2 Pittsburghers remember March on Washington 60 years later


PITTSBURGH (KDKA) -- In August 1963, Sala Udin was a young man living in New York, uncertain about his purpose. And Carrie McCray was a young wife and mother of seven living in Pittsburgh. Both would go on to experience a moment in history that would change their lives.

During the 1960s, Sala Udin was a teenager. He was searching for something, and it wasn't in Pittsburgh.

"I had dropped out of school in Pittsburgh and ran away from home," Udin said.

His destination: New York City, Harlem. But he wasn't there long. He had two aunts in Staten Island.

"They scooped me up out of Harlem, saved my life and got me back into high school and so I was able to finish high school in New York," Udin said.

📲/💻: STREAMING ON CBS News Pittsburgh: Still Marching: The March on Washington - 60 Years
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It was 1962 when as a member of the NAACP Youth Council in New York, Udin heard about plans for a large demonstration in Washington.

"And Dr. Martin Luther King was going to be the keynote speaker," Udin said.

Meanwhile in Pittsburgh, Carrie McCray also had plans to attend the march.

"I'd heard my husband's job, he worked for the Post Office, was going to get a bus, I figured there'd be room for me," McCray said.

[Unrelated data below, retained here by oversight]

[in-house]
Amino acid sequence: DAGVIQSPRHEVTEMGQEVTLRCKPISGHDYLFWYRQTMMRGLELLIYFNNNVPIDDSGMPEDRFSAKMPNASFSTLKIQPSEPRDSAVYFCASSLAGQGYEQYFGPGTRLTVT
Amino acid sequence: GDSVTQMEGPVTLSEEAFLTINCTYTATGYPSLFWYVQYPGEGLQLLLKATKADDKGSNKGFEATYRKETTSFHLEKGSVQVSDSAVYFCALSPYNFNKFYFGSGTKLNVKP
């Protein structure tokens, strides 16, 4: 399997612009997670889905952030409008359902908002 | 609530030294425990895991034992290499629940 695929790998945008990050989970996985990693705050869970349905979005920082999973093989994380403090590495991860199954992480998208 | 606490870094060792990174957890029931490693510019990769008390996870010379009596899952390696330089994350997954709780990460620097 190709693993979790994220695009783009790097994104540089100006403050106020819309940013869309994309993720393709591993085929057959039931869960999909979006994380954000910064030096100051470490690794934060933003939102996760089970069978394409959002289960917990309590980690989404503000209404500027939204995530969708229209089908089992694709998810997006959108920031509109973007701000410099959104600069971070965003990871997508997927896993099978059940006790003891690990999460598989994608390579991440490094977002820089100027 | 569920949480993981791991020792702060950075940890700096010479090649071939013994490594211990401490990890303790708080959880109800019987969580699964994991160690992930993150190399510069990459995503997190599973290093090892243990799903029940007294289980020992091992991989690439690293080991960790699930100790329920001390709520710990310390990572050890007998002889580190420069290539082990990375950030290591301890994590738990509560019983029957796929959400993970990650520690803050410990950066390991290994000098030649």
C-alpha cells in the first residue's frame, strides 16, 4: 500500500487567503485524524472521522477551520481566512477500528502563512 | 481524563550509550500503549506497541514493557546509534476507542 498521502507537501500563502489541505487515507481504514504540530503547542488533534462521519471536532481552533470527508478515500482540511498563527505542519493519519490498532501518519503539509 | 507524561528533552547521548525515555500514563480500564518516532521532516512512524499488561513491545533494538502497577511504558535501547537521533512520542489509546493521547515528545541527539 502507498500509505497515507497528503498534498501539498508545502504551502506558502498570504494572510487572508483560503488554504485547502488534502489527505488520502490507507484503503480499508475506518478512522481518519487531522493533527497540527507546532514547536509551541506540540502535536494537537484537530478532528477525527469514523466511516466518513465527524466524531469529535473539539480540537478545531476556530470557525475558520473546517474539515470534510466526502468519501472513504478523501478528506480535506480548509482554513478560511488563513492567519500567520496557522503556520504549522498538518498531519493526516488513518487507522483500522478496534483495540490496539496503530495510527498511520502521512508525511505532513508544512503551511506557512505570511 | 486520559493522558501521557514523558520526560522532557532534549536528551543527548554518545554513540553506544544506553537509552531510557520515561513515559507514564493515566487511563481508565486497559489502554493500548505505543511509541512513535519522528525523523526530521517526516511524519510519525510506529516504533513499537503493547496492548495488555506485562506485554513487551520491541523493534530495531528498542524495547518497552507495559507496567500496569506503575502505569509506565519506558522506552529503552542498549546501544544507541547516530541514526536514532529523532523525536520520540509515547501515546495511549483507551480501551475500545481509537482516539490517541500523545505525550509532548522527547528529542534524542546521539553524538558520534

However, her husband Leon decided she should stay home and watch their seven children. But Carrie McCray found a way.

"I didn't tell my husband I was going," she said. "I went past my mother's house and found out she would keep the children that day. So I said, 'now is my chance.' So when he left to get on the Post Office bus, I had called a cab and took my children and took them to my mother's and took the cab on down to the NAACP bus."

"Had my foot on a bus and I felt this hand on my shoulder. It was my husband, he said, 'What are you doing down here?' I said, 'I'm going to the March on Washington.'"

"I had never seen that many people," Udin said. "Certainly never seen that many Black people in my life before."

Carrie McCray remembers the crowds as well. She ended up riding on the bus with her husband. And she remembers where she was in the crowd and what she could see.

"I was close enough that I could see A. Philip Randolph, because I was familiar with him, behind Dr. King. And I could see Dr. King," McCray said.

"I wanted to be a part of history, and I was from Alabama. That's why it was so important that I went."

Udin says the atmosphere was very different for him. He'd never experienced anything like it.

"They were singing and clapping and stomping and praying and shouting and it was a major, major celebration," Udin said.

Hearing words like "let freedom ring from the heightening Alleghenies of Pennsylvania" and "let freedom ring from every hill and molehill of Mississippi," Udin says the speech answered questions for him.

"Who am I? What are you doing with your life, where are you going, where are you headed?" he said.

Udin went on to spend four years in Mississippi as a Freedom Rider. He's a former Pittsburgh City councilmember and current Pittsburgh School Board president.

And as for Carrie McCray, she said, "It changed my life with my children. It made me appreciate -- it made me appreciate life period."

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